has been dealt out to the meek and submissive Savannah is no criterion to judge of the vengeance reserved for Richmond. Its private hordes of tobacco are, first of all, to be appropriated. The croakers may croak submission, but they cannot save their tobacco. Everything worth stealing is to be appropriated. There are to be no stores here but Yankee stores, no hotels but Yankee hotels, no druggists but Yankee druggists. Everything — all employments, all trades, all professions,--is to be Yankee. A Virginian must take the oath in its vilest shape. He must be watched like a thief wherever he moves. He can hope for no employment beyond that of blacking a Yankee master's boots, or bringing him water from the hydrant, or brushing his coat, or, perhaps, waiting on him at the table. Such is the fate the croakers are invoking on Richmond, at the very time when Lincoln has nearly exhausted his supplies of men, and another year must bring with it a collapse in his plans of conquest.
Edward A. Pollard (search for this): article 2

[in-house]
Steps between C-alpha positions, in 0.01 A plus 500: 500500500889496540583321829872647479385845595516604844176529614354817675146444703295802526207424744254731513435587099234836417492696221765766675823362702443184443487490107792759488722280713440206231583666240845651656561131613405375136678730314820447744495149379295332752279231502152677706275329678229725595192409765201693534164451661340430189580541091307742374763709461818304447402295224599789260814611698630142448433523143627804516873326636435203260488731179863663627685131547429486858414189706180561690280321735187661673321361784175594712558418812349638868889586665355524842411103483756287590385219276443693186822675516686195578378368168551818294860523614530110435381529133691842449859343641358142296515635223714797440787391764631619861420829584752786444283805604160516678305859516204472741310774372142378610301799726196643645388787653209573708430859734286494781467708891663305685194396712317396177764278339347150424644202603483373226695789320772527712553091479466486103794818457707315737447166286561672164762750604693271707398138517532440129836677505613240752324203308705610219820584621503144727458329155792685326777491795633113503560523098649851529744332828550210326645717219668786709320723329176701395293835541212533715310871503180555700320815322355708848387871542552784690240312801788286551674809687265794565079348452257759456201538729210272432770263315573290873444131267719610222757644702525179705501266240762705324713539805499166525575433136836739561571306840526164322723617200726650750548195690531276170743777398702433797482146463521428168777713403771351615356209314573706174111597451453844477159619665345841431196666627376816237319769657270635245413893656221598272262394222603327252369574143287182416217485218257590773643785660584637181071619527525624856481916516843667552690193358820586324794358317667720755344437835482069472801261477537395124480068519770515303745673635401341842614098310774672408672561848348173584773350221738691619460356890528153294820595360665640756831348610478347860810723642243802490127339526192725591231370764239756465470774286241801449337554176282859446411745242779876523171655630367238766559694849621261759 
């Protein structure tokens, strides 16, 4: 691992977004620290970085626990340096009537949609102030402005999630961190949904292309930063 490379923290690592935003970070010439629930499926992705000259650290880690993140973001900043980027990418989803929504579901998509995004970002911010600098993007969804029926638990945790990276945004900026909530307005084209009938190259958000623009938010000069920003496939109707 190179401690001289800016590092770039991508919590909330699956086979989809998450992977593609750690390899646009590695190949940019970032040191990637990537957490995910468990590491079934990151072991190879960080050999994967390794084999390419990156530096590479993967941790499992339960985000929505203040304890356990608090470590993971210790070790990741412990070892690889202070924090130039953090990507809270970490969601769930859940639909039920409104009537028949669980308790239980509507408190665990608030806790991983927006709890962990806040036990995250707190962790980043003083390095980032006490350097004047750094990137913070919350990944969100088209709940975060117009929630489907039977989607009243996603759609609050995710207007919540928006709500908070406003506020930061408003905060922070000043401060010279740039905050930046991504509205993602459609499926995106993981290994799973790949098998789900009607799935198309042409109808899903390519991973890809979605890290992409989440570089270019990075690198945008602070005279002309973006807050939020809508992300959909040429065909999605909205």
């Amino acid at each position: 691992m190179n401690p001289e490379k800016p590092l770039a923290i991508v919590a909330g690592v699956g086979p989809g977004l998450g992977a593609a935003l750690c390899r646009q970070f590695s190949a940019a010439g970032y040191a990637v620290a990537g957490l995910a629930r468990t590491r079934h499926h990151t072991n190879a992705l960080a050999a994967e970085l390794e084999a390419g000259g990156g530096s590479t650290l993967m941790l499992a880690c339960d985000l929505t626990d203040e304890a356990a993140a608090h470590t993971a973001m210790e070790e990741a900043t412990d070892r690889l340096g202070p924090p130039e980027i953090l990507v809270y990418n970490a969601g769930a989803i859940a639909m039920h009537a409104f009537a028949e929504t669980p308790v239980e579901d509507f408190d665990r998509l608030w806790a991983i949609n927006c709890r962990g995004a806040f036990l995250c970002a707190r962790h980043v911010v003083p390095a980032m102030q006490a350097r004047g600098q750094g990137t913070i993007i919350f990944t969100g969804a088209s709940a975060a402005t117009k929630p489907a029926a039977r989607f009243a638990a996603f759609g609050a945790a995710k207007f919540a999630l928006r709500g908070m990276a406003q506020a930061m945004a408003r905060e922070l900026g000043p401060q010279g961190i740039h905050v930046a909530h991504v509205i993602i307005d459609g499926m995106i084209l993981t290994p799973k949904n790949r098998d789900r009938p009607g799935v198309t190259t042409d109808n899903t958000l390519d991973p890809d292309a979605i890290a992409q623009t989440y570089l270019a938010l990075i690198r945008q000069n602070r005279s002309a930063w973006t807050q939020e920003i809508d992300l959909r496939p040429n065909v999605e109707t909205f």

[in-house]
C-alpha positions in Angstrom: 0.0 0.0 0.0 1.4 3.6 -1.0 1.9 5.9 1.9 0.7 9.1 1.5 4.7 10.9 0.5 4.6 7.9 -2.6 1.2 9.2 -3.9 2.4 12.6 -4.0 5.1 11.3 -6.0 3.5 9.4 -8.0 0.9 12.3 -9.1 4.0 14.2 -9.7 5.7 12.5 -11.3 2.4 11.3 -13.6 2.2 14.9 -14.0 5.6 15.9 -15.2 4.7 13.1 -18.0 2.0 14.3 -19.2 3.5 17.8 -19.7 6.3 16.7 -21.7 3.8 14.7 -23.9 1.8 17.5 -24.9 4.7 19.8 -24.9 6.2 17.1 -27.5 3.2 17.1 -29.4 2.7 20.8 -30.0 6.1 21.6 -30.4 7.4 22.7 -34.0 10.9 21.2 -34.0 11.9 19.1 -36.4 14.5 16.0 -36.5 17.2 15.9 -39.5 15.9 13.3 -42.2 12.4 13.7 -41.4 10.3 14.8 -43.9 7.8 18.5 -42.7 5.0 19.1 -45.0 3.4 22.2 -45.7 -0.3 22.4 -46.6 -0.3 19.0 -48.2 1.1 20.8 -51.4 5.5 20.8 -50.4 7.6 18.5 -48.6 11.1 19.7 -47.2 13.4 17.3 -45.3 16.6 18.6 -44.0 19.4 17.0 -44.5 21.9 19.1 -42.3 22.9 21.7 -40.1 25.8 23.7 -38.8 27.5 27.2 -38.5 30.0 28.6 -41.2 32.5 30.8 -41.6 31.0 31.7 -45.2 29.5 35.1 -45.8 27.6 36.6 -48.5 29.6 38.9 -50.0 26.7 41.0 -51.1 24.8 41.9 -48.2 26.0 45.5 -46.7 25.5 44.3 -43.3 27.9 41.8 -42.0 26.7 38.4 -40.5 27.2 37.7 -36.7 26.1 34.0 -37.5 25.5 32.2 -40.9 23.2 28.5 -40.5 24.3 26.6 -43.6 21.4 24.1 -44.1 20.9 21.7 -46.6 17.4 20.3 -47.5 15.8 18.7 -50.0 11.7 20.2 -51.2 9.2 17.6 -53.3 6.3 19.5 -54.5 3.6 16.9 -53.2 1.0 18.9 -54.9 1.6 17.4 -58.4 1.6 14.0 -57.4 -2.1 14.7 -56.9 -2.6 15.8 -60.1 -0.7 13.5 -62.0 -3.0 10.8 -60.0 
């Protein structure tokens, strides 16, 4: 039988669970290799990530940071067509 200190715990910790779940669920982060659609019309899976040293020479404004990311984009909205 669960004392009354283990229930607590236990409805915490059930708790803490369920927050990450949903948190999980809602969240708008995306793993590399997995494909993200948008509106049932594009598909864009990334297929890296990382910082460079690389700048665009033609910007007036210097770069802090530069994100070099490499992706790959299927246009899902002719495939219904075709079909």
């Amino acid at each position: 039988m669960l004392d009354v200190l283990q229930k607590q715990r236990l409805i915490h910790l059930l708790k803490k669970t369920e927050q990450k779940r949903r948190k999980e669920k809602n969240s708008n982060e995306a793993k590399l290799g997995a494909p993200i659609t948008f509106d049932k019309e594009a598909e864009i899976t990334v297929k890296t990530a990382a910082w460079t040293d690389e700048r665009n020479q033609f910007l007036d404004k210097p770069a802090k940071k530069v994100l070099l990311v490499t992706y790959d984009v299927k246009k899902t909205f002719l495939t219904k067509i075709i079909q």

If the miserable croakers who, within the last three weeks, have been converting Richmond into a perfect Frog-Pond, will take the trouble to read Mr. E. A. Pollard's "Results of Ten Months Observation in the Enemy's Country," published in the Examiner of Monday, they would probably feel ashamed of their unmanly fears, if they have not altogether lost the power of blushing. Mr. Pollard enjoyed the most ample opportunities of judging, being a sort of prisoner at large, living at a hotel, and mixing and conversing freely with all sorts of persons — political, private and military. Among a great many things of much interest, he tells us that the Yankees are on the point of exhaustion in the recruiting business — that their last draft of three hundred thousand brought in but seventy thousand--that the larger portion of recruits since Lincoln's proclamation has been made of negroes — that Grant's army, in the lines of which he spent six days, is composed of negroes, in the proporti<